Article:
Nobel Prize in Chemistry highlights how our bodies can repair our fragile DNA - and provides the basis for cancer treatments

Nobel Prize in Chemistry highlights how our bodies can repair our fragile DNA - and provides the basis for cancer treatments

Tomas Lindahl, Paul Modrich and Aziz Sancar, have received the 2015 Nobel Prize for Chemistry for their ground breaking research into how each cell in our body copes with an estimated 10,000 DNA damage events every day. Subsequent research into DNA repair has offered remarkable opportunities to improve our health, with the returns on that research certain to underpin huge changes in how we treat genetic diseases and cancer this century:

theconversation.com/nobel-p...

As is stated in the article, "Almost all cancers exhibit a phenomenon known as “genome instability” – accumulation of DNA damage which is inadequately repaired. Paradoxically, it is this very feature which renders cancer cells more susceptible to killing by additional sources of DNA damage, such as radiation therapy and some forms of chemotherapy." “Genome instability” is why we have clonal evolution in CLL.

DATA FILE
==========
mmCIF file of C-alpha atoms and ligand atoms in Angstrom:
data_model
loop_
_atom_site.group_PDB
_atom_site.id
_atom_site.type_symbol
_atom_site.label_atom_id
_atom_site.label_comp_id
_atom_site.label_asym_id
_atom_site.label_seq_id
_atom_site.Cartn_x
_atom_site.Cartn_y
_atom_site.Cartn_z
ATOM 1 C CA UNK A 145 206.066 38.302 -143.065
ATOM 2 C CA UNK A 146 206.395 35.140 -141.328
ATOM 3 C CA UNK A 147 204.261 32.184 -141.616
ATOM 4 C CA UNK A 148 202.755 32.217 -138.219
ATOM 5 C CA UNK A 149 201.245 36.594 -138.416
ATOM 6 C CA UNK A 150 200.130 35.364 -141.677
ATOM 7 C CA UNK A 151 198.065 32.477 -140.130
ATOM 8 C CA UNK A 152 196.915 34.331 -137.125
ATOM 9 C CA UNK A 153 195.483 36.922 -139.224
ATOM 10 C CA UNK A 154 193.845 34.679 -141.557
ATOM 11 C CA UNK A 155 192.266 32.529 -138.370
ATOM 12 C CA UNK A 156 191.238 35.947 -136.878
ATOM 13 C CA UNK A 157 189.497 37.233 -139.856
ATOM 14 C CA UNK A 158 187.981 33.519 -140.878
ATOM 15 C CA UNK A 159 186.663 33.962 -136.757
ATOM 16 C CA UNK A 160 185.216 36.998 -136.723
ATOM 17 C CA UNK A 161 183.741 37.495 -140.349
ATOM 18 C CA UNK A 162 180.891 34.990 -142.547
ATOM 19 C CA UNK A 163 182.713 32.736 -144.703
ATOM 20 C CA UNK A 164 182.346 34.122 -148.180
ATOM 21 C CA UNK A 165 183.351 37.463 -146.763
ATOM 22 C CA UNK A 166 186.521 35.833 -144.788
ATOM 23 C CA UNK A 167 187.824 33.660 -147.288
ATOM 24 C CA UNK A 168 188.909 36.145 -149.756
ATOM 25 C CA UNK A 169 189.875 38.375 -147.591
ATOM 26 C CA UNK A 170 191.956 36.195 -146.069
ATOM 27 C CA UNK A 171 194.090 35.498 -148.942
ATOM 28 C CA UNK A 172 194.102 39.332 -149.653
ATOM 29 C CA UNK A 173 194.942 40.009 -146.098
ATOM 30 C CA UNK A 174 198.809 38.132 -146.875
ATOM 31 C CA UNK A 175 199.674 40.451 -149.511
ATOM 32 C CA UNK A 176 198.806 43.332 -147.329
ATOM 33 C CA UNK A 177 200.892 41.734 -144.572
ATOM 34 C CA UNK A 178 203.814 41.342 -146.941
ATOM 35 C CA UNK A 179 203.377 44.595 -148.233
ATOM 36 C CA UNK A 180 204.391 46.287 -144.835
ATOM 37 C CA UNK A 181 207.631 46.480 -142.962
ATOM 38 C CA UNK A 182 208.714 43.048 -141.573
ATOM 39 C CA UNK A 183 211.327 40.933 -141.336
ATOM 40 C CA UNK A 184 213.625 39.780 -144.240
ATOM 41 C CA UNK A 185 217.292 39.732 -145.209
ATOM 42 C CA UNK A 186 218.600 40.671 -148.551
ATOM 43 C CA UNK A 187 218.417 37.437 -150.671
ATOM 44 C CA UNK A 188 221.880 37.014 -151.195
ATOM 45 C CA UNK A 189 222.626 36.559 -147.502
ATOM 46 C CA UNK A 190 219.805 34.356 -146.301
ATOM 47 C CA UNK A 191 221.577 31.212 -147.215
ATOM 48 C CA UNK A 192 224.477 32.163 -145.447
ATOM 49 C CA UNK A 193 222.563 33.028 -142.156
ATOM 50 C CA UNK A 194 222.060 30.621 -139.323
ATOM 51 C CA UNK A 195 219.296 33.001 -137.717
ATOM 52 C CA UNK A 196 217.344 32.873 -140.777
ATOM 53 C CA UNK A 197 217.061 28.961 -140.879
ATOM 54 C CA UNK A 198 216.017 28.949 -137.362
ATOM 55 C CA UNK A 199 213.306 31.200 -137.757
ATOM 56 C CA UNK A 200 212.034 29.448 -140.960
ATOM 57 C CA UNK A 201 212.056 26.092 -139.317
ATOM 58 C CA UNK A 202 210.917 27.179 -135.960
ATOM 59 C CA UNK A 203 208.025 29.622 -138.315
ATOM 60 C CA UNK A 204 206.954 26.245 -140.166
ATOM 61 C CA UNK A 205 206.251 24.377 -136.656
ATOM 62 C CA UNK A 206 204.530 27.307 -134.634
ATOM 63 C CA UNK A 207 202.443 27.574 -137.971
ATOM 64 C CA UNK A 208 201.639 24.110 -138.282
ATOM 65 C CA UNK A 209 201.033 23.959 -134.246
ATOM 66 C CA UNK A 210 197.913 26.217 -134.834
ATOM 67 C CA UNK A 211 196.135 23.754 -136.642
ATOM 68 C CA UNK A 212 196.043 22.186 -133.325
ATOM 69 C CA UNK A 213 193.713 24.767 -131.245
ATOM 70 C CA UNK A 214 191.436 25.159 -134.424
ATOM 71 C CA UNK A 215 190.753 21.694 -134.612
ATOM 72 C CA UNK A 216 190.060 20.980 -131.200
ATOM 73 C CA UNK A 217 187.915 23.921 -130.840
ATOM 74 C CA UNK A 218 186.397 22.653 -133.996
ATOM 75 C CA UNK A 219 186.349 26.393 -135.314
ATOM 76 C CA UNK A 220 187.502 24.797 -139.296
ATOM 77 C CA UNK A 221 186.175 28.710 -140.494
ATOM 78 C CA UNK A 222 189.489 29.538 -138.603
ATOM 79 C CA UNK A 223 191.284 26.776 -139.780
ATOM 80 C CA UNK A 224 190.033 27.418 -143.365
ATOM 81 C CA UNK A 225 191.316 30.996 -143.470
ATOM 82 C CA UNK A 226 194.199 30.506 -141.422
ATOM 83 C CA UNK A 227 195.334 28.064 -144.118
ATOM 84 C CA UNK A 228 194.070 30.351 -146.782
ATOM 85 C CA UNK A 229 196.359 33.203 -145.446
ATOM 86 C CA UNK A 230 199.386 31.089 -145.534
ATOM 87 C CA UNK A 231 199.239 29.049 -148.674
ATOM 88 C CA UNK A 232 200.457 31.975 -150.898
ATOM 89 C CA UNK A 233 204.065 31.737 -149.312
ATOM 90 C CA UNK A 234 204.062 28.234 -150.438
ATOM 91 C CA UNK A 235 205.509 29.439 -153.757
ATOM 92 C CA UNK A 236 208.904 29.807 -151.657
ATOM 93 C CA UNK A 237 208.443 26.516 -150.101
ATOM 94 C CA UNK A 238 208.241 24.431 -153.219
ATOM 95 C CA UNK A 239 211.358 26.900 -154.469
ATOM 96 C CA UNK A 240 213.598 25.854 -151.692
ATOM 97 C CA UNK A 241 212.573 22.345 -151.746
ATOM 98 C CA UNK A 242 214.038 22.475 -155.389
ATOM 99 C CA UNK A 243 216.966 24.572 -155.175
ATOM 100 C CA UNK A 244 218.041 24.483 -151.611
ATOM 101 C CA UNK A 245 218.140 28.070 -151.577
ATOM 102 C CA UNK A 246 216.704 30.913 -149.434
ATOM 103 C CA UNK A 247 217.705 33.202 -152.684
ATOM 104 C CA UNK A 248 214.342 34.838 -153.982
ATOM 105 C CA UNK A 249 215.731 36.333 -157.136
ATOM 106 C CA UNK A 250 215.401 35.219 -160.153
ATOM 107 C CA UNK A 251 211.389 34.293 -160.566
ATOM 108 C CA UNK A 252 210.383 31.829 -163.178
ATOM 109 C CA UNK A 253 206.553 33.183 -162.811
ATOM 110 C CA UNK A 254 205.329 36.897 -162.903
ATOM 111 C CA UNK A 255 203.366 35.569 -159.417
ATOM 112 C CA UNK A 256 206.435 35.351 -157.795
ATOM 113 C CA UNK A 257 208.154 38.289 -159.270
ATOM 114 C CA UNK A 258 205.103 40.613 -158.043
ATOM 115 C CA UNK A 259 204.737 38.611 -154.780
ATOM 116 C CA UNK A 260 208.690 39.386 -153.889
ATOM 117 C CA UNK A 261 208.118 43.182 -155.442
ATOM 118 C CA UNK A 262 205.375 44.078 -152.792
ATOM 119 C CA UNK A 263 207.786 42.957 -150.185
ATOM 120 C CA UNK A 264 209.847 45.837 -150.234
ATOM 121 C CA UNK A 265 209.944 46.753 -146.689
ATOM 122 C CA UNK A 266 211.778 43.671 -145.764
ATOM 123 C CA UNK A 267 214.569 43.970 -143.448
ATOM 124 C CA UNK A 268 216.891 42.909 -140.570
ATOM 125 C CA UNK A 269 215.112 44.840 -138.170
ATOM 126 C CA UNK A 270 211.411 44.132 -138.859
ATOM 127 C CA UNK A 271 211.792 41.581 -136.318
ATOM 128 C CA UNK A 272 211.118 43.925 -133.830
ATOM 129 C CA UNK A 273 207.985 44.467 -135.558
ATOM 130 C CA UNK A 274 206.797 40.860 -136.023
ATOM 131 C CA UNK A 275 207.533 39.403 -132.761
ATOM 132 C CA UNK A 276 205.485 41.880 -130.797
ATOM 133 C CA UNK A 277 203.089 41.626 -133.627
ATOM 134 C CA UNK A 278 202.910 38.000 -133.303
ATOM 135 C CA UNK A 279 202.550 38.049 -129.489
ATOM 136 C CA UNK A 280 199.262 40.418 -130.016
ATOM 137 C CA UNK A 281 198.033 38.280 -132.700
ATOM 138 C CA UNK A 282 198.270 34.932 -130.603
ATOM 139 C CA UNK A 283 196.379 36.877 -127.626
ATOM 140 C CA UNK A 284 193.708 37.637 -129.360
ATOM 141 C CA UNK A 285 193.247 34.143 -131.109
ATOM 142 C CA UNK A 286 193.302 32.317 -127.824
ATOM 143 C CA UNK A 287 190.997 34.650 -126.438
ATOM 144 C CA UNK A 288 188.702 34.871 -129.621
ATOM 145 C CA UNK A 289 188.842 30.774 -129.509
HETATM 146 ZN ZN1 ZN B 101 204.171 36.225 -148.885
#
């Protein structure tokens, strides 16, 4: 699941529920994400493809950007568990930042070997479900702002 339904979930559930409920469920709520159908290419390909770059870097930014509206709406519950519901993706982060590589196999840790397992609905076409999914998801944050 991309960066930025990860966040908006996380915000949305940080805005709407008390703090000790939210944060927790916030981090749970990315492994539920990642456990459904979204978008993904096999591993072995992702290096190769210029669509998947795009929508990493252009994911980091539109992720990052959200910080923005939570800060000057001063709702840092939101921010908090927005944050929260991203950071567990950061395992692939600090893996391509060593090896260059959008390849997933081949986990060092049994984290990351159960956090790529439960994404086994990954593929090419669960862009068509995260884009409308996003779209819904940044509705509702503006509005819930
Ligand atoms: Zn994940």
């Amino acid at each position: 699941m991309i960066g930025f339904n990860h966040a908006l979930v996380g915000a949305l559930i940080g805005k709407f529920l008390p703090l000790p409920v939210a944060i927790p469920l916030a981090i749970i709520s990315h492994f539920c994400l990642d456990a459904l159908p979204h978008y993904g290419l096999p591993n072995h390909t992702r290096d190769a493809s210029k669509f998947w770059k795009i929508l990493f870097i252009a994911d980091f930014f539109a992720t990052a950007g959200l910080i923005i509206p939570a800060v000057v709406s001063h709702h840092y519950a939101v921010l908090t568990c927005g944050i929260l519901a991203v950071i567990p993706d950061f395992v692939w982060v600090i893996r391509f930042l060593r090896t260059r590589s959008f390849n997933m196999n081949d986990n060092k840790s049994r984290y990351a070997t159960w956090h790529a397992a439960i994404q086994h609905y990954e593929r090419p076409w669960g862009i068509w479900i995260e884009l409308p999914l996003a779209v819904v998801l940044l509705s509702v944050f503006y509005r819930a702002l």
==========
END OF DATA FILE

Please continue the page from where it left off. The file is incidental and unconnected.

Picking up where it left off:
The big breakthrough in treating "Chronic Myeloid Leukemia," or CML, a cousin blood cancer to CLL, was discovering that about 90% of CML is caused by what's called the "Philadelphia Chromosome", where a piece of chromosome 9 sticks to a piece of chromosome 22. This led to the development of imatinib/Gleevec, which dramatically increased the length of time patients with CML can survive with the disease:

genetics.thetech.org/ask/as...

Unfortunately, CLL researchers trying to achieve the same kind of breakthrough, have been disappointed to find that there are many possible genetic causes behind CLL - and that's why it is taking so long to find a cure for CLL...

Neil

Last edited by

1 Reply

oldestnewest
  • How lucky we are to have such people working on our behalf and how sad that finding a cure for all cancers comes down largely to money. Peggy

You may also like...